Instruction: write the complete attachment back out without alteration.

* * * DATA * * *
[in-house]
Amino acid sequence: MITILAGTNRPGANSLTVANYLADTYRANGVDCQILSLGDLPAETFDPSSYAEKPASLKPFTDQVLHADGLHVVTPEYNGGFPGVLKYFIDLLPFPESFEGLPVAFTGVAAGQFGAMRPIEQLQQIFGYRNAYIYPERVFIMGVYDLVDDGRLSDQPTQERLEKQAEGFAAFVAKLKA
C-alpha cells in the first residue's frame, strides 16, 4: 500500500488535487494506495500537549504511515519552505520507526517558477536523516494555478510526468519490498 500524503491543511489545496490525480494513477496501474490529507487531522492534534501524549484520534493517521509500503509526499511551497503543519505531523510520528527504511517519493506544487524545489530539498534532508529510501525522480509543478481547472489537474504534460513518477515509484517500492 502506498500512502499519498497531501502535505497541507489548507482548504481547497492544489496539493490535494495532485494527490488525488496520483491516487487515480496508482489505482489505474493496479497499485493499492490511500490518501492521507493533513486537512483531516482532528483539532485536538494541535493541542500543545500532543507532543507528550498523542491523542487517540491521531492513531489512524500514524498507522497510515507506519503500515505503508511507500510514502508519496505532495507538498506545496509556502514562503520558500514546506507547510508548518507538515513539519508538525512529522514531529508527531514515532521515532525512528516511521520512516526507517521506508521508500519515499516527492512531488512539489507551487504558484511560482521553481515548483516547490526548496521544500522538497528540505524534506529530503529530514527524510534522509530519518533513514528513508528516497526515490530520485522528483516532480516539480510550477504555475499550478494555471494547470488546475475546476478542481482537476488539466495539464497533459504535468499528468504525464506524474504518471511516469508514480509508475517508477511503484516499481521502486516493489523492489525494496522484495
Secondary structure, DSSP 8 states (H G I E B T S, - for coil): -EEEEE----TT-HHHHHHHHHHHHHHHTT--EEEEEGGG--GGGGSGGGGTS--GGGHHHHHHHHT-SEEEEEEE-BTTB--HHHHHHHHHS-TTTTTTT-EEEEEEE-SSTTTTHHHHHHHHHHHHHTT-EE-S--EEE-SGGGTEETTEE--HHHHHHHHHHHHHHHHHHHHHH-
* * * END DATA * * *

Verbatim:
[in-house]
Amino acid sequence: MITILAGTNRPGANSLTVANYLADTYRANGVDCQILSLGDLPAETFDPSSYAEKPASLKPFTDQVLHADGLHVVTPEYNGGFPGVLKYFIDLLPFPESFEGLPVAFTGVAAGQFGAMRPIEQLQQIFGYRNAYIYPERVFIMGVYDLVDDGRLSDQPTQERLEKQAEGFAAFVAKLKA
C-alpha cells in the first residue's frame, strides 16, 4: 500500500488535487494506495500537549504511515519552505520507526517558477536523516494555478510526468519490498 500524503491543511489545496490525480494513477496501474490529507487531522492534534501524549484520534493517521509500503509526499511551497503543519505531523510520528527504511517519493506544487524545489530539498534532508529510501525522480509543478481547472489537474504534460513518477515509484517500492 502506498500512502499519498497531501502535505497541507489548507482548504481547497492544489496539493490535494495532485494527490488525488496520483491516487487515480496508482489505482489505474493496479497499485493499492490511500490518501492521507493533513486537512483531516482532528483539532485536538494541535493541542500543545500532543507532543507528550498523542491523542487517540491521531492513531489512524500514524498507522497510515507506519503500515505503508511507500510514502508519496505532495507538498506545496509556502514562503520558500514546506507547510508548518507538515513539519508538525512529522514531529508527531514515532521515532525512528516511521520512516526507517521506508521508500519515499516527492512531488512539489507551487504558484511560482521553481515548483516547490526548496521544500522538497528540505524534506529530503529530514527524510534522509530519518533513514528513508528516497526515490530520485522528483516532480516539480510550477504555475499550478494555471494547470488546475475546476478542481482537476488539466495539464497533459504535468499528468504525464506524474504518471511516469508514480509508475517508477511503484516499481521502486516493489523492489525494496522484495
Secondary structure, DSSP 8 states (H G I E B T S, - for coil): -EEEEE----TT-HHHHHHHHHHHHHHHTT--EEEEEGGG--GGGGSGGGGTS--GGGHHHHHHHHT-SEEEEEEE-BTTB--HHHHHHHHHS-TTTTTTT-EEEEEEE-SSTTTTHHHHHHHHHHHHHTT-EE-S--EEE-SGGGTEETTEE--HHHHHHHHHHHHHHHHHHHHHH-